Experiments structure your annotation project: From testing the ontology to annotating a gold standard.

How Experiments work

On an abstract level, experiments are like milestones in your annotation project. If your projects involve multiple annotators and complex ontologies, you want to ensure that annotations are consistent and reliable. Iterating over the ontology and the annotation guideline can help you with that.

On a more concrete level, experiments are a collection of assignments that connect a document to an annotator. For example, Annotator A processes documents 1 to 50, and annotator B processes documents 51 to 100. The experiment tracks the progress on the assigned tasks and is finished when all documents are processed.

Creating an Experiment

You are then guided through the process.

1. Experiment Setup

In the first step you clarify what the experiment is about.

Experiments have the following properties:

  • Name: A distinctive name for the experiment.

  • Purpose (optional): To better structure the annotation project, you can give the experiment a purpose. Check the description below for more information.

  • Description (optional): A description to describe the experiments' overall goal.

  • Due Date (optional): Give the experiment a deadline. This helps annotators to gauge when their annotation tasks should be finished.

Purpose of experiments


Enrich an ontology

Annotate the documents to see if your ontology is covering all the concepts you need or if it needs some updates.

Test the annotation rules

Before you start creating a gold standard dataset your want to make sure that all annotators have a clear understanding of the annotation guidelines and concepts. Make sure to assign the exact documents to all annotators.

Annotate a gold standard

If your ontology is set and all annotators have a shared understanding of the project, you can assign documents automatically to different annotators to quickly create a gold standard that can be used for analysis or model training.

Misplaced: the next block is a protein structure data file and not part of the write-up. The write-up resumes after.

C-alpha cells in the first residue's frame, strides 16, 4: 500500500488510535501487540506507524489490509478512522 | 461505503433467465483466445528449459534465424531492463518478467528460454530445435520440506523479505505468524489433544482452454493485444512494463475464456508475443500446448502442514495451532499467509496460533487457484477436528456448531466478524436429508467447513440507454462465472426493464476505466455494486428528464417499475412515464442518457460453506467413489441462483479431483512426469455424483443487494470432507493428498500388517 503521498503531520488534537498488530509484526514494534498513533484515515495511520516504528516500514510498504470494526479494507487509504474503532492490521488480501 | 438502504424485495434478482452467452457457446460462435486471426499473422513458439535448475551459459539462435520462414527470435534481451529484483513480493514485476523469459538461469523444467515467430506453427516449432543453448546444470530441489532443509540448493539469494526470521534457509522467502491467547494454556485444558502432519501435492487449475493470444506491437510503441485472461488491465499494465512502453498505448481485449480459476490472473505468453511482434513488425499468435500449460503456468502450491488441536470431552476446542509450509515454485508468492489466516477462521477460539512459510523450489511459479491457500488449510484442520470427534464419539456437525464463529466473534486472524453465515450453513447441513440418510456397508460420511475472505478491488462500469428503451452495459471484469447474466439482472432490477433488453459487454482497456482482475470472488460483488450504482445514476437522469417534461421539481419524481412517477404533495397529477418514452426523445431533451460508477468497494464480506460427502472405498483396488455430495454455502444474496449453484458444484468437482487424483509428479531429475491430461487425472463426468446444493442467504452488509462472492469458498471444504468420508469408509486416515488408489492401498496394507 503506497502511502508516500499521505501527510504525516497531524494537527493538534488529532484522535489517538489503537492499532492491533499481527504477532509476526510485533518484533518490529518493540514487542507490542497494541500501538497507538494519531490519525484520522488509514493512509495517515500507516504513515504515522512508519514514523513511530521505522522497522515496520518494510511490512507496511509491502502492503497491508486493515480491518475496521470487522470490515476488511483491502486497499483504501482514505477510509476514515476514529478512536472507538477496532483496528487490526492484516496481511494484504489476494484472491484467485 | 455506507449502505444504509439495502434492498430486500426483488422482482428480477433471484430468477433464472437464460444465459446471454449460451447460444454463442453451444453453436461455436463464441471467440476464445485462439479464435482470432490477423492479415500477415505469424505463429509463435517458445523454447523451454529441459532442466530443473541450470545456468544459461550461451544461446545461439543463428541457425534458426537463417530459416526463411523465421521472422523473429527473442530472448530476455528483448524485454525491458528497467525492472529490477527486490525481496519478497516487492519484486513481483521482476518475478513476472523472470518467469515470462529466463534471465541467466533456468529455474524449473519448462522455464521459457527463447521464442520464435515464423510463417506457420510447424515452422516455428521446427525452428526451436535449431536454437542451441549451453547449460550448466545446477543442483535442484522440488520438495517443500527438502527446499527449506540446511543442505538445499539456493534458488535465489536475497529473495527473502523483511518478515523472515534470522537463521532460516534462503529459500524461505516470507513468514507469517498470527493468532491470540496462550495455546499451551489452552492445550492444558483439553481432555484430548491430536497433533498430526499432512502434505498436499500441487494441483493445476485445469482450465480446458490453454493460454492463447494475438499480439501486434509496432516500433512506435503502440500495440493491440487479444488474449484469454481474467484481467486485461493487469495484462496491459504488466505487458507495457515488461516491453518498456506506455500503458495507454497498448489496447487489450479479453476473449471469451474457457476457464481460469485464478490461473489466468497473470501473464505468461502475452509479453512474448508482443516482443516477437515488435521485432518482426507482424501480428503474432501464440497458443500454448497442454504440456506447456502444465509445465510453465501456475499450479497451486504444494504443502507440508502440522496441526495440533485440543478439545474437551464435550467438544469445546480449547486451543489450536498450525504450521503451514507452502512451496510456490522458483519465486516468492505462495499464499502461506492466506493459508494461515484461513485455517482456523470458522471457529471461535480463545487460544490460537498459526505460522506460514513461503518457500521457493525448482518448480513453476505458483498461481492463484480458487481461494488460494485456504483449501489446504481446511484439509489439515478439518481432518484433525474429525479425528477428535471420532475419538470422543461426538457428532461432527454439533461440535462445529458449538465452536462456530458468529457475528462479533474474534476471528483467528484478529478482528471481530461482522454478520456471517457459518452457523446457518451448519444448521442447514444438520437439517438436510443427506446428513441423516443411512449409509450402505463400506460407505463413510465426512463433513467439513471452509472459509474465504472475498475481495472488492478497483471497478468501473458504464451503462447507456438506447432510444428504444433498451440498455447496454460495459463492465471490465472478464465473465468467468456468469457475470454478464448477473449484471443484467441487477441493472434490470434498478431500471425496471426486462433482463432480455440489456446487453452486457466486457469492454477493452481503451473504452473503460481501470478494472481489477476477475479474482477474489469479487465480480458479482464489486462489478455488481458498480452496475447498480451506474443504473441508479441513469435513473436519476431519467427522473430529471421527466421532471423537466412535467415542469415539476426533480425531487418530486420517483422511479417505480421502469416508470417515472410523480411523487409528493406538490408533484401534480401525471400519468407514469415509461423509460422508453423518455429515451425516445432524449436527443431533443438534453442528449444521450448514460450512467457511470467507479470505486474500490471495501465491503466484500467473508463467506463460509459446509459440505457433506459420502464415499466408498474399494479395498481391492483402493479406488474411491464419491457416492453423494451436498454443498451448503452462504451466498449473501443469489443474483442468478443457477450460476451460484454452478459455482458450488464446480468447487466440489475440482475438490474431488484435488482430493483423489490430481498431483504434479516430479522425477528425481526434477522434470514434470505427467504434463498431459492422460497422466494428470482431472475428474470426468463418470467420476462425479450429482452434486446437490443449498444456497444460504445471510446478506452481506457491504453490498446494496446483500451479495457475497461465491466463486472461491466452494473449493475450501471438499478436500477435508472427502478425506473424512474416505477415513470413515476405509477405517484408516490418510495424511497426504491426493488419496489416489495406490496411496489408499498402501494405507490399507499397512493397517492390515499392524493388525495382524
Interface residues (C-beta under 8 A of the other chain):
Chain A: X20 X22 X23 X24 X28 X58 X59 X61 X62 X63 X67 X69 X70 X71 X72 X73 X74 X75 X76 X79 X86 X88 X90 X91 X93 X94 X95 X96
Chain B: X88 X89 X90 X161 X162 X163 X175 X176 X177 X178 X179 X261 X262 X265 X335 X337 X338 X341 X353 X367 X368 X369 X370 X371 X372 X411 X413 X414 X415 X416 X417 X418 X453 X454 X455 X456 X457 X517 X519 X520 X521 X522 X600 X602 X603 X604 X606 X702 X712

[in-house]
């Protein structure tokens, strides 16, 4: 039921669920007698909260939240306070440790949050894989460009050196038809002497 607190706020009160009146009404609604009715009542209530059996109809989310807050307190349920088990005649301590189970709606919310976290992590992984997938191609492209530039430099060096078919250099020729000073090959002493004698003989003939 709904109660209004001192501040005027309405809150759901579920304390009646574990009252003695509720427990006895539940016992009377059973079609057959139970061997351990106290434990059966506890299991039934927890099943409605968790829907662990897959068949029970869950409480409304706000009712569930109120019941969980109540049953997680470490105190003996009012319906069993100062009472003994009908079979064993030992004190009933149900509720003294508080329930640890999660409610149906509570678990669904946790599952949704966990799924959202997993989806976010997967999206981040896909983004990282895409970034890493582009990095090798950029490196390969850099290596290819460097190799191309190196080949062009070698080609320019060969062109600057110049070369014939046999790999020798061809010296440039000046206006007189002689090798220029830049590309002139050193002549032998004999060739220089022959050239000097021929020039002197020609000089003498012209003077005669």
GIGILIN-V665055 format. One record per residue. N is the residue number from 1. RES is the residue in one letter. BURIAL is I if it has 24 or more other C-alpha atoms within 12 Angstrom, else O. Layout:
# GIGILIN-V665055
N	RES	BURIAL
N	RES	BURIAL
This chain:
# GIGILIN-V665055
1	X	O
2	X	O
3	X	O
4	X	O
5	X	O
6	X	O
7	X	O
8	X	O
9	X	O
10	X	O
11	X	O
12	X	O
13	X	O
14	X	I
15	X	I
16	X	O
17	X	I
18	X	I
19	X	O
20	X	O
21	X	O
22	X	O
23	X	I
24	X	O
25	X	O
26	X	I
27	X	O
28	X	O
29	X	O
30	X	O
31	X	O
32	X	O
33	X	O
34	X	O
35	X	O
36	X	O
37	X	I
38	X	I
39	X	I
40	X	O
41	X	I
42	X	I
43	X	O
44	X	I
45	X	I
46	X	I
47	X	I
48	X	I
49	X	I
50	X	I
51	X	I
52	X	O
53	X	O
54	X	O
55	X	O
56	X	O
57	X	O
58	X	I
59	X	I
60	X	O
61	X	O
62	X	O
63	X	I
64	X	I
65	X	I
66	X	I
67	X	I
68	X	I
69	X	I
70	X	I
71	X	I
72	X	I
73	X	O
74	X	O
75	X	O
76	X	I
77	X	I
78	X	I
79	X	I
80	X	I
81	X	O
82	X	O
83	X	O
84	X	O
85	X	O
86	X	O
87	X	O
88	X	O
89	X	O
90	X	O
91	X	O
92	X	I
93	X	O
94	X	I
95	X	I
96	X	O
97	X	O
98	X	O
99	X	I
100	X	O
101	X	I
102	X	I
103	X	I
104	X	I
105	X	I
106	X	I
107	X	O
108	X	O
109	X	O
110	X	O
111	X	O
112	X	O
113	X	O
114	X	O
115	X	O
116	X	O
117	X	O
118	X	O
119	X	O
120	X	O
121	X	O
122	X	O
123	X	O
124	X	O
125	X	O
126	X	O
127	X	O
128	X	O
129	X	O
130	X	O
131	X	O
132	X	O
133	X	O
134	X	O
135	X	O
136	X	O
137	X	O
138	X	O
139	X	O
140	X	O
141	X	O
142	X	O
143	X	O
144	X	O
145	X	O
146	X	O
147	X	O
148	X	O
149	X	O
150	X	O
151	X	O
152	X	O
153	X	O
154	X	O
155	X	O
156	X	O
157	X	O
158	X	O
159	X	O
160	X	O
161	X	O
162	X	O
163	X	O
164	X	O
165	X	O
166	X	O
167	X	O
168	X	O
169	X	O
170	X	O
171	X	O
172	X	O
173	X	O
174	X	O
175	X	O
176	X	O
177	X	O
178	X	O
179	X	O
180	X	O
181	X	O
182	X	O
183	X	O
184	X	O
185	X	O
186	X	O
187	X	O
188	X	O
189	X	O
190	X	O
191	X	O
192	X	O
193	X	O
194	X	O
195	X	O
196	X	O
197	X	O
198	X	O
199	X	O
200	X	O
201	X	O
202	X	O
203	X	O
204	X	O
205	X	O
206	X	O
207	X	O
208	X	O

Annotate a subset of documents

Are there only a few documents you want to look at in detail? You can manually pick and assign documents.

2. Document Selection

In the second step, you select the documents you want to be annotated. You can select any document from the document hub by selecting individual documents or folders.

3. Task assignment

In the last step, you select the annotators that should process the documents.

First, you select the annotators. Here you can select as many annotators as your want from your organization.

In the second step, you choose the task assignment strategy. There are two main ways of assigning documents:

  • Manual Assignment: You choose exactly which document should be processed by which annotator.

  • Automatic Assignment: You choose the assignment's parameters: How many documents should be co-assigned (meaning: to assign a document to multiple annotators) and how many annotators each co-assigned document should go.

Generally, it is a good idea to have some co-assignment. This way, you can check if annotators understand the guidelines and if the ontology is explicit enough. If your goal is to test the guidelines, you want a high co-assignment ratio - so that all annotators process the same documents. Later in the process, when you are confident in the rules, you can drop the co-assignment to 20% or less.

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